Johnson and Smith were English immigrants who designed public buildings in a Classical style. Their design for the Melbourne Supreme Court is no exception, and draws on the style of Renaissance revival architecture. The Library tower is particularly expressive of this style with its three floors appropriating to form a base, piano nobile and attic story. A former Chief Justice, Sir William Stawell, suggested that the building may have had design origins in James Gandon's Four Courts building in Dublin.[1]

Jurisdiction of Supreme Court

The Supreme Court has two divisions - the Trial Division and the Court of Appeal.

The Trial Division sits with one judge, and usually acts as a court of original jurisdiction for serious criminal matters such as murder, attempted murder, corporate offences and certain conspiracy charges, and civil matters which are considered to involve greater complexity or amounts of money more than would be appropriate to have determined in the Magistrates' Court (whose civil jurisdictional limit is $100,000) or County Court (whose jurisdiction has since the beginning of 2007 been unlimited as to amount). The Trial Division also acts as an appeal court from the Magistrates' Court on questions of law, and appeals from the Victorian Civil and Administrative Tribunal on points of law, except against an order of the President or Vice-President of the Tribunal. It also hears federal indictable offences such as treason.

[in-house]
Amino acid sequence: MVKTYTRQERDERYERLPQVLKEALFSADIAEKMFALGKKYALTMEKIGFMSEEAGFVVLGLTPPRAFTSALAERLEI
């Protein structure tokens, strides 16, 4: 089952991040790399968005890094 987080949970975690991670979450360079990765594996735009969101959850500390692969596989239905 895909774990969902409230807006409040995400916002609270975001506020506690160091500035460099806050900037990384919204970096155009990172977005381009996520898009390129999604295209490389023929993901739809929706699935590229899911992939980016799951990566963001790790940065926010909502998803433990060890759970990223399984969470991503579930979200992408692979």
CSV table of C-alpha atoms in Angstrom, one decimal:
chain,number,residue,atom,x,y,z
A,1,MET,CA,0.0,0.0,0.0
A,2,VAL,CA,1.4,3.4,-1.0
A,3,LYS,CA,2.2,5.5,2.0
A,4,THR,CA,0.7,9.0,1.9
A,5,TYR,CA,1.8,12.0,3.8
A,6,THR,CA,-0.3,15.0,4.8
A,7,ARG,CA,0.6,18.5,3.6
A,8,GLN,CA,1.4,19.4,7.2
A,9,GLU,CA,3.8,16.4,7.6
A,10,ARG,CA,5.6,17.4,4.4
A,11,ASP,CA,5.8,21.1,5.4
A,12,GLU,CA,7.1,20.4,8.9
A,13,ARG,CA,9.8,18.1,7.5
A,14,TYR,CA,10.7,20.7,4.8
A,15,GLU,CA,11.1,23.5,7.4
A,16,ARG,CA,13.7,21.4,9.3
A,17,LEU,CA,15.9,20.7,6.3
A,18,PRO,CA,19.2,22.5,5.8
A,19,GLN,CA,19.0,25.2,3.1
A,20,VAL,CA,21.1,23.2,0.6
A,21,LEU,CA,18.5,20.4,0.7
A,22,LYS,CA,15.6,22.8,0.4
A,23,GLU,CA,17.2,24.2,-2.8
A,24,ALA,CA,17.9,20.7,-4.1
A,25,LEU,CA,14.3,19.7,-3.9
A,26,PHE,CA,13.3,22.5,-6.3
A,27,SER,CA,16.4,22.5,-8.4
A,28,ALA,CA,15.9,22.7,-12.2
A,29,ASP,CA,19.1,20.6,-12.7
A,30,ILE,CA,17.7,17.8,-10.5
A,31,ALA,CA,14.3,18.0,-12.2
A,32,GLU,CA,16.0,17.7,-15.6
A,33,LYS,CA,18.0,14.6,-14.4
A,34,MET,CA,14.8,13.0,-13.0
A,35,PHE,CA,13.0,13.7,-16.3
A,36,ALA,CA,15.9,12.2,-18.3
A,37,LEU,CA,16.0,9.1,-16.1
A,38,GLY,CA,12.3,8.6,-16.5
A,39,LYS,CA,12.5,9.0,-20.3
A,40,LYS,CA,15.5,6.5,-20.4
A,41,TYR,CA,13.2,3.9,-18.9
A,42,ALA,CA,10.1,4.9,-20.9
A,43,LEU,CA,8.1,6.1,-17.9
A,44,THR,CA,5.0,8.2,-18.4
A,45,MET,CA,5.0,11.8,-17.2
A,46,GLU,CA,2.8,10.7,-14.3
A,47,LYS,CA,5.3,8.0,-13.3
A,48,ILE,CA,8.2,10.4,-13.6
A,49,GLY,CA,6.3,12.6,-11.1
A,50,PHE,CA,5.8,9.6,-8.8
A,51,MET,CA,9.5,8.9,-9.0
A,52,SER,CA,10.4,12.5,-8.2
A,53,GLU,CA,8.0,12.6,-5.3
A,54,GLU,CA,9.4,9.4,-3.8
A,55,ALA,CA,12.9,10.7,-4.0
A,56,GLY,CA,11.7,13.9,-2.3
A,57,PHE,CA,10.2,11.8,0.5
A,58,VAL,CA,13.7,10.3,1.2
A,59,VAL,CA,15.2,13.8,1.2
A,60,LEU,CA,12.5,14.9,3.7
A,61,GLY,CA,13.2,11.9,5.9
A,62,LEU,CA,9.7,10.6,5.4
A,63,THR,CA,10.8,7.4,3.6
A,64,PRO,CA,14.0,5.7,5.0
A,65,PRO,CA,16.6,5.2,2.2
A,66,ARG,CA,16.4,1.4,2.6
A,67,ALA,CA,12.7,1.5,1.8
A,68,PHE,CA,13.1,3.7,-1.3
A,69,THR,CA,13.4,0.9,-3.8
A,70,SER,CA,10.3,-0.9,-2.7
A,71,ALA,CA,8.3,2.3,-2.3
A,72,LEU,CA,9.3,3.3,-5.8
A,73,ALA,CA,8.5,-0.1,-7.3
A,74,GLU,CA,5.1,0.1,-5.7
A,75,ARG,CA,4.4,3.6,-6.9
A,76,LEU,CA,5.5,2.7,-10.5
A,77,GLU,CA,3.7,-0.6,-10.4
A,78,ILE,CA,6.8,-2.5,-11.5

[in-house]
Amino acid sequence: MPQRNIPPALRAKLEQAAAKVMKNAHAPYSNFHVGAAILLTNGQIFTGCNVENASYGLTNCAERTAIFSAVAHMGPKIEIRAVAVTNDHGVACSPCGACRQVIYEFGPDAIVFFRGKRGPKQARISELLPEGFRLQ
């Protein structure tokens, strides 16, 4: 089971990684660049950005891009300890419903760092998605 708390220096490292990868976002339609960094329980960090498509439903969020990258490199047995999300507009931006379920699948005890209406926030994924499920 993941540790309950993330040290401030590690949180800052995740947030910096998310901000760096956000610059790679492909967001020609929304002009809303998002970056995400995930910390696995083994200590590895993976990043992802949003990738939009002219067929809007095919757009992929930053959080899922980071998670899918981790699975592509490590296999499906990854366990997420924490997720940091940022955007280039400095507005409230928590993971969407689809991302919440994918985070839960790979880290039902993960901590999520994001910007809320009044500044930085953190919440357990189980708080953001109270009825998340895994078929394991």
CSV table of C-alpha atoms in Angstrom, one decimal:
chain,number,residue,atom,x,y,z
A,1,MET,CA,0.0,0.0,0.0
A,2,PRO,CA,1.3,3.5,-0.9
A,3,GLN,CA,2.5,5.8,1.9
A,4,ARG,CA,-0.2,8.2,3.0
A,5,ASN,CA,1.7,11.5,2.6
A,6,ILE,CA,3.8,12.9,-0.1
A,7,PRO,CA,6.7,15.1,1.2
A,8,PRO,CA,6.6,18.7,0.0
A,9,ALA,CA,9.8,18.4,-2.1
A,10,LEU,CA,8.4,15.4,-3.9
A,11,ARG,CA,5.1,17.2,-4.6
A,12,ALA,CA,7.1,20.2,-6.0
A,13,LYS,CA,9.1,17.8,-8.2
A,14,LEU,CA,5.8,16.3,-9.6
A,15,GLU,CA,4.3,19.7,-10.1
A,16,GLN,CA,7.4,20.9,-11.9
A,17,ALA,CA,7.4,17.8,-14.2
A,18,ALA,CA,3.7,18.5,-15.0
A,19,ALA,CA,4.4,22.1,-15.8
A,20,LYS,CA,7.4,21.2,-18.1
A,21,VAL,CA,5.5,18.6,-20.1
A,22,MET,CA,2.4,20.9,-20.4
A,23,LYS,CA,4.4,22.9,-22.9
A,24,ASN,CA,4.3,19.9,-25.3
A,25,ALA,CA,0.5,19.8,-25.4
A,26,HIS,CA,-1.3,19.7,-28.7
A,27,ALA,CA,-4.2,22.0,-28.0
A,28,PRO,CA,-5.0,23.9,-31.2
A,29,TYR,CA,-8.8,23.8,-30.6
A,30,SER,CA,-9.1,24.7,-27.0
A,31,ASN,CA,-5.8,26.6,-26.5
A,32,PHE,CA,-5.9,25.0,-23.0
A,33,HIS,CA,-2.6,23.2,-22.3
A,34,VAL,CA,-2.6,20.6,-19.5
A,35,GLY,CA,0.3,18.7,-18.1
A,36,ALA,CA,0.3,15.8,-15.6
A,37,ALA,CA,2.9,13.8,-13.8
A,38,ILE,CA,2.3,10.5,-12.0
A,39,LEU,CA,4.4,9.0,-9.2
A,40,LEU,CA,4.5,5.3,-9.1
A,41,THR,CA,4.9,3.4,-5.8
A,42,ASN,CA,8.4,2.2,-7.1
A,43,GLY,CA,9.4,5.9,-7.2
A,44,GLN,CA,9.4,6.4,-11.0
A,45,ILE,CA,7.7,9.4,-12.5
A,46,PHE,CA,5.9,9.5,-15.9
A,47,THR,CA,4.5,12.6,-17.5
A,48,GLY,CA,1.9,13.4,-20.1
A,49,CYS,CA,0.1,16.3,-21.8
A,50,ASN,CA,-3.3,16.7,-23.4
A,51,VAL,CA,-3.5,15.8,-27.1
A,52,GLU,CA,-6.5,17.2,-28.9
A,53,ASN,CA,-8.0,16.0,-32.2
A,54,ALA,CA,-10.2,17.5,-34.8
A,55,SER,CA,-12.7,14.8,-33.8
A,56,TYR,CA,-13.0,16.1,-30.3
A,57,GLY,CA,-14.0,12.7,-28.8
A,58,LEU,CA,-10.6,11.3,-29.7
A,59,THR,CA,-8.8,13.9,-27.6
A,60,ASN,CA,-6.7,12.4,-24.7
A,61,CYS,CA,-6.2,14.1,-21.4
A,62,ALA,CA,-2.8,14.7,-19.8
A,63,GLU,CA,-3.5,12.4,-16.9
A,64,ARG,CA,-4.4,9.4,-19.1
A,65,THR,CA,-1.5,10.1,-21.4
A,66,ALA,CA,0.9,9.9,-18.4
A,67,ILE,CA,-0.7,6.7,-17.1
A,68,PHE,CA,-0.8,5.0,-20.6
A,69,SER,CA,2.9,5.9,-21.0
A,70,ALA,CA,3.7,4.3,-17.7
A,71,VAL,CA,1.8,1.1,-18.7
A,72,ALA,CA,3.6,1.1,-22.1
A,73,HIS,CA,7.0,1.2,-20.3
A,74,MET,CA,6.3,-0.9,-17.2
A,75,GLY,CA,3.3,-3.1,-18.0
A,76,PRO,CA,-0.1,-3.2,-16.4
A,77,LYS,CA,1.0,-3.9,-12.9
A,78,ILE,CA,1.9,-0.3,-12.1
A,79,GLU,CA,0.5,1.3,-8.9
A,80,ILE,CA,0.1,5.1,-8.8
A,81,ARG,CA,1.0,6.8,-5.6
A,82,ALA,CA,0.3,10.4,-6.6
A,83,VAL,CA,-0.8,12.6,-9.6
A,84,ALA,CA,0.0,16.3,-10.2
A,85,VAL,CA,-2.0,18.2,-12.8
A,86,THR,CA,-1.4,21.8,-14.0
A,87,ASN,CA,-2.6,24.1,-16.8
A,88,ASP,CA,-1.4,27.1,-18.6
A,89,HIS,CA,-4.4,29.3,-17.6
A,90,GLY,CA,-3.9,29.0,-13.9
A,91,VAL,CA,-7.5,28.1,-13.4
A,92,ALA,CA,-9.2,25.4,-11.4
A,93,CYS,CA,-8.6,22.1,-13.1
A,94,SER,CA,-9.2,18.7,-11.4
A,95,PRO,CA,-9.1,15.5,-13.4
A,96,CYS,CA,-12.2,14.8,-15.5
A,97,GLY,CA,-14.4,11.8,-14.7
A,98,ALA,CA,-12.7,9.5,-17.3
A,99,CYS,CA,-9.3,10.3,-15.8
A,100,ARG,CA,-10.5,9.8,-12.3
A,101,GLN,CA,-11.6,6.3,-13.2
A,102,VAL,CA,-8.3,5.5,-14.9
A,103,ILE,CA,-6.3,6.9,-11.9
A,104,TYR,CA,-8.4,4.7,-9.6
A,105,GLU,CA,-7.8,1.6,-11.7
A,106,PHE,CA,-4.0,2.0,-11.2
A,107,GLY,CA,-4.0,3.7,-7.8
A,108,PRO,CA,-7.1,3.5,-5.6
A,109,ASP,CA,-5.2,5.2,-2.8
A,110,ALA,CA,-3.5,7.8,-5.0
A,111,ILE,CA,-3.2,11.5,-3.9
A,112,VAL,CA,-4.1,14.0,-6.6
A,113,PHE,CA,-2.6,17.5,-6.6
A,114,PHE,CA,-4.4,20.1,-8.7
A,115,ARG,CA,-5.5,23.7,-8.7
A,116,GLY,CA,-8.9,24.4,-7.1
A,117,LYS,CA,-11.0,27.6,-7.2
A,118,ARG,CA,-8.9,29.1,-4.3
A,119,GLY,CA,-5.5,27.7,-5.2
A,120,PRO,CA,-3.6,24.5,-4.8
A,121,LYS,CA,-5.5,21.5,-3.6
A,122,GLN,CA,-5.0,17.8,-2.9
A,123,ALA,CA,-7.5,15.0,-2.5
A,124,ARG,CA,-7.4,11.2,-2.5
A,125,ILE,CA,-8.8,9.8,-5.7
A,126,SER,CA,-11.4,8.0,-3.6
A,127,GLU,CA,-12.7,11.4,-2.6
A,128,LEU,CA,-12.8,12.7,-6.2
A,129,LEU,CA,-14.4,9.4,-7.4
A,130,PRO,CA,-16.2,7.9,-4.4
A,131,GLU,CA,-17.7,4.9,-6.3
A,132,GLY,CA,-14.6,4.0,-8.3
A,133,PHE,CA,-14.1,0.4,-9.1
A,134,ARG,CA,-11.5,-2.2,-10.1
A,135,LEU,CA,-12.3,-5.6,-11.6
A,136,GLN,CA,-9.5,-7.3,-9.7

The Court of Appeal hears appeals from the County Court and the Trial Division, as well as appeals on points of law from the Victorian Civil and Administrative Tribunal against the order of the President or Vice-President, and usually consists of a panel of three Judges of Appeal. In rare cases where it is sought to overrule or reconsider the correctness of a previous Court of Appeal decision, it can sit with five judges.

Front facade of the Supreme Court of Victoria
Supreme Court of Victoria Front Entrance
View of Lonsdale Street facade
Supreme Court of Victoria Library Tower Dome


The Supreme Court of Victoria is located on the corner of Lonsdale and William Streets, Melbourne - the same intersection as the Melbourne Magistrates' Court and the County Court of Victoria.

The main buildings for the Supreme Court are located at the corner of William and Lonsdale Streets in Melbourne and in nearby buildings.[3]

The Supreme Court also does circuits to Ballarat, Geelong, Warrnambool, Hamilton, Horsham, Bendigo, Mildura, Shepparton, Wangaratta, Wodonga, Sale and Morwell. In these locations the Court uses the facilities of the local Magistrates' Court.[4]

Current Judges

As of September 2012 (appointment date in brackets):

Chief Justice

President of the Court of Appeal

Judges of the Court of Appeal

Judges of the Trial Division

See also


  1. 1 2 3 4 "Law Courts: 192-228 William Street and 459-505 Lonsdale Street, Melbourne". Walking Melbourne. 2012.
  2. 1 2 "Building - History: The present Supreme Court building". About the Court. Supreme Court Victoria. 16 October 2012.
  3. "Supreme Court of Victoria - Redirect page". Archived from the original on 21 November 2007. Retrieved 2010-07-10.
  4. c=AU; st=Victoria; ou1=Department of Justice; ou2=SUPREME. "Supreme Court of Victoria - Regional Courts". Retrieved 2010-07-10.